Fear of Fireworks and Other Sounds - Dog and Puppy Training
The season comes around every year, and whether it’s New Years Eve or a specific holiday, fireworks are a common way to celebrate and have fun. However, if you are one of the unfortunate people that have a fearful dog in your home (or cat etc) fireworks can quickly become a dreaded nightmare!
Our canine and furry companions have very sensitive hearing, much more sensitive than ours, and they can become easily spooked by the sudden bangs, whirls, screams, and pops that fireworks produce. It’s unpredictable, and that means it’s even scarier! In addition to this, if your dog fears fireworks, there’s a good chance they may also be afraid of other sudden noises such as thunder or even loud helicopters, etc. This article focuses on fireworks, but the methods can be used for all sounds that affect your dog’s confidence!
First Things First!
It’s best to start fireworks (and noise) training as young as possible, ideally within the first 16 weeks of your puppy’s life as this is the socialisation age. A reputable breeder would be starting this before the puppy even leaves the home! However, if your dog is older and afraid, there are a few considerations you can take:
Is your dog in pain? A recent study found that up to 80% of dogs with noise sensitivity have some level of pain or discomfort, and more research is showing just how strong that link is! If your dog is showing extreme fear, the first place to go it to your vet or vet behaviourist that is familiar with the link between pain and fear.
Walk your dog earlier in the day so that there is no risk of fireworks being set off while your dog is outside (and having an even louder experience).
Does your dog have a safe space they can go to when worried? A safe space can be a crate or under your bed – usually a smaller, darker area where the dog can go to at their will.
If your dog feels comfortable wearing them, there are ear protectors/snoods that your dog can wear to reduce the sound. (Note: These work for some dogs, but not all dogs, and so should be used as an aid with training only if your dog feels safe with this type of headwear.)
Would your (fit and healthy) dog benefit from anti-anxiety medication? This is a conversation to have with your vet after a thorough health evaluation, but there are medications that may be available to your dog.
Things such as closing curtains/blinds and turning the TV/radio up can help some dogs feel less afraid of fireworks and sudden noises.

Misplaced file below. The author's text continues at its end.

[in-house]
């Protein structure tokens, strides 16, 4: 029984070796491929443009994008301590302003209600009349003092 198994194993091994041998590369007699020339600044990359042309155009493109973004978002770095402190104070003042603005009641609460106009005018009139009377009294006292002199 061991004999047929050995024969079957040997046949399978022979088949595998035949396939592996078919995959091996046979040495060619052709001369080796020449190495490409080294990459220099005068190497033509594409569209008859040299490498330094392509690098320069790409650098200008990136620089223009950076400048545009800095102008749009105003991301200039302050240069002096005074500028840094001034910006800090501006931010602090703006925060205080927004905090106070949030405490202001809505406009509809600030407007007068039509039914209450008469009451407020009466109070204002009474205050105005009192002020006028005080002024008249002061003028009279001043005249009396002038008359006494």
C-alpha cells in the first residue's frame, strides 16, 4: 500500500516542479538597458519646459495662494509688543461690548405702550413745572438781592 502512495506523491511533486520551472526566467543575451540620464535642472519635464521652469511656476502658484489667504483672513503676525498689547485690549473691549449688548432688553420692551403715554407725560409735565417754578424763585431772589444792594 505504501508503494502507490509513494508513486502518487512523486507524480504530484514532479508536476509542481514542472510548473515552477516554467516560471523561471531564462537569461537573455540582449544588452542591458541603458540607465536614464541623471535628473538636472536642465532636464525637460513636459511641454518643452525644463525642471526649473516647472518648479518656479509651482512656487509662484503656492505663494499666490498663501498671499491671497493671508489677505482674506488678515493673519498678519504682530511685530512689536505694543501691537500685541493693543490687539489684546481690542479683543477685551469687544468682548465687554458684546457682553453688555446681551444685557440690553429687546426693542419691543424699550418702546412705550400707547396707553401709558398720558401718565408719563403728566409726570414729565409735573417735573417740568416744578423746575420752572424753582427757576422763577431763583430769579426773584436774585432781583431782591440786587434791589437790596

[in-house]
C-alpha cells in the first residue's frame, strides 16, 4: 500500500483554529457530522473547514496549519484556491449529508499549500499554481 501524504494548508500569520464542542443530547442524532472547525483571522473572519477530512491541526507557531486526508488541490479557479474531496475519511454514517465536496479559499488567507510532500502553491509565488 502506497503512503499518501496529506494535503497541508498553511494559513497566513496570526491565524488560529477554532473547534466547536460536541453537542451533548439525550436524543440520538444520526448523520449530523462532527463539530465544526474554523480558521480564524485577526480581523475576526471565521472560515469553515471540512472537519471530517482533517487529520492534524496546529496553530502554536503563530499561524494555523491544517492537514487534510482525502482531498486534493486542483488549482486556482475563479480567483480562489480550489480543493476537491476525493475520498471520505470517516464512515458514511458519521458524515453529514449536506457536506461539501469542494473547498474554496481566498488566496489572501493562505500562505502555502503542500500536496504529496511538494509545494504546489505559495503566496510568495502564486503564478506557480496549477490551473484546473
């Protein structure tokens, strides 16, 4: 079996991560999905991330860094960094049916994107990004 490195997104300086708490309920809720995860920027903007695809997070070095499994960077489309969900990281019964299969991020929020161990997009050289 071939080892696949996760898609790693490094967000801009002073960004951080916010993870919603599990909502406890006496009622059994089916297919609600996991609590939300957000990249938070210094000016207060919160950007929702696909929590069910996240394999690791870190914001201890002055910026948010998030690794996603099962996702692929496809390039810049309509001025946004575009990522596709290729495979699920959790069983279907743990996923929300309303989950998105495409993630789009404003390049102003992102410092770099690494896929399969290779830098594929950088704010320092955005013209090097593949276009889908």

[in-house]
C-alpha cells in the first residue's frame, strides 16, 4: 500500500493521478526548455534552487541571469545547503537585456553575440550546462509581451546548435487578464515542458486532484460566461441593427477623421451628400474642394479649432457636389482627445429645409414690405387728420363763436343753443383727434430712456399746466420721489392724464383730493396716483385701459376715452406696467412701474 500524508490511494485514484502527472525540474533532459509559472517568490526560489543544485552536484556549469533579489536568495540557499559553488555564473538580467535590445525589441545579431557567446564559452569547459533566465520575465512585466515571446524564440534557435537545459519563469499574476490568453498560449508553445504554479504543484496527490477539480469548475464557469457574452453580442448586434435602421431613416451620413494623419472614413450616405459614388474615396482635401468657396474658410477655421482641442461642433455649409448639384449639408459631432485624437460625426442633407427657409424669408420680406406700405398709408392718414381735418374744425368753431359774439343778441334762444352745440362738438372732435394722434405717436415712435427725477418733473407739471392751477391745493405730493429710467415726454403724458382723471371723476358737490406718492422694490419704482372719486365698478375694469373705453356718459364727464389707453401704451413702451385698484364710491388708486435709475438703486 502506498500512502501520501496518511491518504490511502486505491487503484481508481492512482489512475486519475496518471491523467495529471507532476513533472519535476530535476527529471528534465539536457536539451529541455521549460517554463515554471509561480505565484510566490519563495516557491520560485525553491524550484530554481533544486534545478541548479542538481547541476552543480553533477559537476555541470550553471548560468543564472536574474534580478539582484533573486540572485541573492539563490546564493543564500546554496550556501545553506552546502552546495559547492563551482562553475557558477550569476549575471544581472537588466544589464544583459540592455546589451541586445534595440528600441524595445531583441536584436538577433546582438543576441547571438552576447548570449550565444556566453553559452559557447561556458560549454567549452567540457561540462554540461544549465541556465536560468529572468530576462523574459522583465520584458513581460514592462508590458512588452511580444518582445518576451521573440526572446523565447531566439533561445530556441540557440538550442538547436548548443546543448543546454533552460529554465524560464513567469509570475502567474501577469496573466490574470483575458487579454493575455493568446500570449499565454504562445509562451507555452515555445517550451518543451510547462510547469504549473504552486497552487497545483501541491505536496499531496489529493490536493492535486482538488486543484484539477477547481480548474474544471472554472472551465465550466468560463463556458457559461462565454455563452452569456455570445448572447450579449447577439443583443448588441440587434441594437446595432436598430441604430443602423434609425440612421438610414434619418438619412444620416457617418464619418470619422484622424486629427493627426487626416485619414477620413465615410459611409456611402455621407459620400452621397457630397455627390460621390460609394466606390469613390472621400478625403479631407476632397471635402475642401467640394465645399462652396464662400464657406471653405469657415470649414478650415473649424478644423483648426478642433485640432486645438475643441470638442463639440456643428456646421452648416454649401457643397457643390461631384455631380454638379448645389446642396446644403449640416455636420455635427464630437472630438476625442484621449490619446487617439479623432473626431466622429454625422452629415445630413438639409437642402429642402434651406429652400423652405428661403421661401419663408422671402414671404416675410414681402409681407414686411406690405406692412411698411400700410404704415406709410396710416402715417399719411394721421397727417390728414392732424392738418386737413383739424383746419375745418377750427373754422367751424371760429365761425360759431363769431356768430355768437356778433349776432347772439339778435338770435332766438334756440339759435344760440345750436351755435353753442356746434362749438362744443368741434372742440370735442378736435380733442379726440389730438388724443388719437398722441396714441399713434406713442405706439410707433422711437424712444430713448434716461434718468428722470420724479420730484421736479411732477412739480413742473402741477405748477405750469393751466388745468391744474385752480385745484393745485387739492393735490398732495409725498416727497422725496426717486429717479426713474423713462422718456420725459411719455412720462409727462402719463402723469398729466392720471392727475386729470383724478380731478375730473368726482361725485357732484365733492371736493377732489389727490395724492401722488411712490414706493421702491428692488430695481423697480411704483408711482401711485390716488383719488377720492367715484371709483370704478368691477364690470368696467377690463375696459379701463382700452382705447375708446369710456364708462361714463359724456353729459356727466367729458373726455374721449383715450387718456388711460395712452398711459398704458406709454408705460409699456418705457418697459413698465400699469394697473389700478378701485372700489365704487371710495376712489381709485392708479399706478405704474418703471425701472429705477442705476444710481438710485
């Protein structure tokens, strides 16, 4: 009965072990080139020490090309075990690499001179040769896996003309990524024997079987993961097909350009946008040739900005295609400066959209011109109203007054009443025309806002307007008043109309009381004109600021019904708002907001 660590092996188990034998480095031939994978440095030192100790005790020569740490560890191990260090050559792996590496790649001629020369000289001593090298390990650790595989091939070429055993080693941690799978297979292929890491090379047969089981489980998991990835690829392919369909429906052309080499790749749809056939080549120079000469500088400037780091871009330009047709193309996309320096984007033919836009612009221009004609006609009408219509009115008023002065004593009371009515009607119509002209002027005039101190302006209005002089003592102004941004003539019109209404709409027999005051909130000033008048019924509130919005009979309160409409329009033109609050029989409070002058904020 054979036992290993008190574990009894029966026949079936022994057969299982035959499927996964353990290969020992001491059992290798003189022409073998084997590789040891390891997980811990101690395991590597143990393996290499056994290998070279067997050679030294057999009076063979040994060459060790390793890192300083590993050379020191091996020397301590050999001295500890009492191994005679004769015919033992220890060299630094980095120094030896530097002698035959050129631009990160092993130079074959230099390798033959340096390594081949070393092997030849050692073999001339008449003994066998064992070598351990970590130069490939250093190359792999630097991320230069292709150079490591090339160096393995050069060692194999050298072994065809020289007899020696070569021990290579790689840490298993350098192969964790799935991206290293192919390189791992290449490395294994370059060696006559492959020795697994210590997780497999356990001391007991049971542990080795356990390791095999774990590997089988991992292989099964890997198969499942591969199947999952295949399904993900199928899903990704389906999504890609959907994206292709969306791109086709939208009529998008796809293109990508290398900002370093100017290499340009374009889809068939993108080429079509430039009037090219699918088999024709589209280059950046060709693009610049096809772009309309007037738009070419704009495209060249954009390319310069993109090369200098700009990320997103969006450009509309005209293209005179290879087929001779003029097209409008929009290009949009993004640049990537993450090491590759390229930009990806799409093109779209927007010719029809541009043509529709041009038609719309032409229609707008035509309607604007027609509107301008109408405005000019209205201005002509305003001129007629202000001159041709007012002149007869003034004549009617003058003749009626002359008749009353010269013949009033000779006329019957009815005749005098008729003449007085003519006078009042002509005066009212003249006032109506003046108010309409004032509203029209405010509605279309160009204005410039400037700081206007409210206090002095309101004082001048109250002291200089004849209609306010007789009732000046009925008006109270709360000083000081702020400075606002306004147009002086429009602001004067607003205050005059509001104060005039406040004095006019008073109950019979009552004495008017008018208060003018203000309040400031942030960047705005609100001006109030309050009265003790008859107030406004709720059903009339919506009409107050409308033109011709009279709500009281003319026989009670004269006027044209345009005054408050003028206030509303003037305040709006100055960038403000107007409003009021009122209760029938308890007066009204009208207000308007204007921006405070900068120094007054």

All these considerations can be used to aid training, but it’s important that we do not rely on them alone. Fear will still be present, so it’s vital that we work on the fear directly with the below method to help our dog’s confidence grow!
The techniques below can be used for puppies or adult dogs. We focus on changing the emotional response from fear to confident and calm, this means that we always remain below our dog’s threshold (the point before they feel stressed) so that they never need to feel afraid of the sounds they hear.
Start by playing the firework sound (or thunder, plane, etc) on a phone or other device. There are plenty of sounds on Youtube you can use. Make sure you play the sound very quiet to begin with. Remember, the aim is that our dogs are not reacting.
While you play the sound, have your dog or puppy do something they enjoy. This could be snuffling for treats using the "find it" game, using a licki mat, playing with a favourite toy, or even doing some ACE Freework! Make sure that while that sound is playing, your dog or puppy is having a great time!
As soon as your puppy/dog stops what they are doing, the sound stops, too. We want them to build a direct relationship between sound and enjoyable things.
Over time, slowly increase the volume. If your dog becomes afraid at any point by showing behaviours such as the ones here, stop and turn the volume down back to what it was before they responded negatively. Make sure that you are using high value rewards, especially as the sound gets louder. Chicken, hot dog and cheese are usually winners!
Ensure that you continue this the first time your dog ever hears the scary sound in a real situation – fireworks can be much louder in real life, so keep to the training! Keep the tone upbeat – the more excited you are to throw treats on the floor or pull out their favourite toy, the more relaxed your dog will be.
Start training before the event! Don’t wait for a week before the fireworks (storm, etc) season. Start 4 months before! You can never practice too much.
Ensure you have a plan. Look through the options above and test some things out beforehand e.g., is that really a safe space? How comfortable is your dog in a snood? Will your vet be happy to prescribe medication?
If you have an extremely fearful dog, get a force free behaviourist involved! We can help our dogs, sometimes we just need the help of a professional – there’s nothing wrong with that!